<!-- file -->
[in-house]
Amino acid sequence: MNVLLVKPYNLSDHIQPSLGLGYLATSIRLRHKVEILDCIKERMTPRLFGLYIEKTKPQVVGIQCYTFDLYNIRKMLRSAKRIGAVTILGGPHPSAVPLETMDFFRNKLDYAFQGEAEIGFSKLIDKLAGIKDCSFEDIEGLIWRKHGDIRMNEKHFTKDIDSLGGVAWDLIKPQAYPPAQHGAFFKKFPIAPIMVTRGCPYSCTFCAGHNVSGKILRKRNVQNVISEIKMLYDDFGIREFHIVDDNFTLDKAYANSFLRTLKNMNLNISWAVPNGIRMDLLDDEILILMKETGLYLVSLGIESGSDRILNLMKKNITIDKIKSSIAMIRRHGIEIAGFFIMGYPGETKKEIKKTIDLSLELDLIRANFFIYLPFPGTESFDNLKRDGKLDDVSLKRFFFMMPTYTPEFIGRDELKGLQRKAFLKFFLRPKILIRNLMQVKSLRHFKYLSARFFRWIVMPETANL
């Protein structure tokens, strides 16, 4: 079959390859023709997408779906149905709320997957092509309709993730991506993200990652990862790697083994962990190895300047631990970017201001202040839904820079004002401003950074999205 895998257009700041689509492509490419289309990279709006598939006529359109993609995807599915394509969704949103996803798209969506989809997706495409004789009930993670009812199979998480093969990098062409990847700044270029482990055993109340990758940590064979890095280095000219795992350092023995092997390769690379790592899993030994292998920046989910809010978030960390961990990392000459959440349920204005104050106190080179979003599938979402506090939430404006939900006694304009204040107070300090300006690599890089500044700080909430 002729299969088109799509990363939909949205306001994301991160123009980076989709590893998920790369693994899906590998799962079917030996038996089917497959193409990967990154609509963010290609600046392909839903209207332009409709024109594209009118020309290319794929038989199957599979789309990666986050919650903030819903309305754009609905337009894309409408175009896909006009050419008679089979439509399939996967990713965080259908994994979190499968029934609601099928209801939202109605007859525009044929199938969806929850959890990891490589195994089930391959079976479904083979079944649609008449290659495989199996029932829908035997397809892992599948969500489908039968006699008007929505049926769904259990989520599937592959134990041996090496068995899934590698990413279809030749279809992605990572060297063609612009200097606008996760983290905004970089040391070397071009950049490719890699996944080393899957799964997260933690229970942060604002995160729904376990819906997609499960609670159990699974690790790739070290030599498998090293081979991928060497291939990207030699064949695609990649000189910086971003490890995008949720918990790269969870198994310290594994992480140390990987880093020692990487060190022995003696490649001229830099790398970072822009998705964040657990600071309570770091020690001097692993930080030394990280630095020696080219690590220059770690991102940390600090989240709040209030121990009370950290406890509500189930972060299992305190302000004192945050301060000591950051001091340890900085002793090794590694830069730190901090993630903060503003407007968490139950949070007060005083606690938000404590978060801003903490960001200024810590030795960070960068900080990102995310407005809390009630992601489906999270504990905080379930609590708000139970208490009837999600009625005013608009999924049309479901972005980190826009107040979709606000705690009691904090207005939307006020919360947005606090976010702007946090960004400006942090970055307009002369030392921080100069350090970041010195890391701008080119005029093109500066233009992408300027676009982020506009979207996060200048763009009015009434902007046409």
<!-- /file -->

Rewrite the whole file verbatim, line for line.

[in-house]
Amino acid sequence: MNVLLVKPYNLSDHIQPSLGLGYLATSIRLRHKVEILDCIKERMTPRLFGLYIEKTKPQVVGIQCYTFDLYNIRKMLRSAKRIGAVTILGGPHPSAVPLETMDFFRNKLDYAFQGEAEIGFSKLIDKLAGIKDCSFEDIEGLIWRKHGDIRMNEKHFTKDIDSLGGVAWDLIKPQAYPPAQHGAFFKKFPIAPIMVTRGCPYSCTFCAGHNVSGKILRKRNVQNVISEIKMLYDDFGIREFHIVDDNFTLDKAYANSFLRTLKNMNLNISWAVPNGIRMDLLDDEILILMKETGLYLVSLGIESGSDRILNLMKKNITIDKIKSSIAMIRRHGIEIAGFFIMGYPGETKKEIKKTIDLSLELDLIRANFFIYLPFPGTESFDNLKRDGKLDDVSLKRFFFMMPTYTPEFIGRDELKGLQRKAFLKFFLRPKILIRNLMQVKSLRHFKYLSARFFRWIVMPETANL
């Protein structure tokens, strides 16, 4: 079959390859023709997408779906149905709320997957092509309709993730991506993200990652990862790697083994962990190895300047631990970017201001202040839904820079004002401003950074999205 895998257009700041689509492509490419289309990279709006598939006529359109993609995807599915394509969704949103996803798209969506989809997706495409004789009930993670009812199979998480093969990098062409990847700044270029482990055993109340990758940590064979890095280095000219795992350092023995092997390769690379790592899993030994292998920046989910809010978030960390961990990392000459959440349920204005104050106190080179979003599938979402506090939430404006939900006694304009204040107070300090300006690599890089500044700080909430 002729299969088109799509990363939909949205306001994301991160123009980076989709590893998920790369693994899906590998799962079917030996038996089917497959193409990967990154609509963010290609600046392909839903209207332009409709024109594209009118020309290319794929038989199957599979789309990666986050919650903030819903309305754009609905337009894309409408175009896909006009050419008679089979439509399939996967990713965080259908994994979190499968029934609601099928209801939202109605007859525009044929199938969806929850959890990891490589195994089930391959079976479904083979079944649609008449290659495989199996029932829908035997397809892992599948969500489908039968006699008007929505049926769904259990989520599937592959134990041996090496068995899934590698990413279809030749279809992605990572060297063609612009200097606008996760983290905004970089040391070397071009950049490719890699996944080393899957799964997260933690229970942060604002995160729904376990819906997609499960609670159990699974690790790739070290030599498998090293081979991928060497291939990207030699064949695609990649000189910086971003490890995008949720918990790269969870198994310290594994992480140390990987880093020692990487060190022995003696490649001229830099790398970072822009998705964040657990600071309570770091020690001097692993930080030394990280630095020696080219690590220059770690991102940390600090989240709040209030121990009370950290406890509500189930972060299992305190302000004192945050301060000591950051001091340890900085002793090794590694830069730190901090993630903060503003407007968490139950949070007060005083606690938000404590978060801003903490960001200024810590030795960070960068900080990102995310407005809390009630992601489906999270504990905080379930609590708000139970208490009837999600009625005013608009999924049309479901972005980190826009107040979709606000705690009691904090207005939307006020919360947005606090976010702007946090960004400006942090970055307009002369030392921080100069350090970041010195890391701008080119005029093109500066233009992408300027676009982020506009979207996060200048763009009015009434902007046409």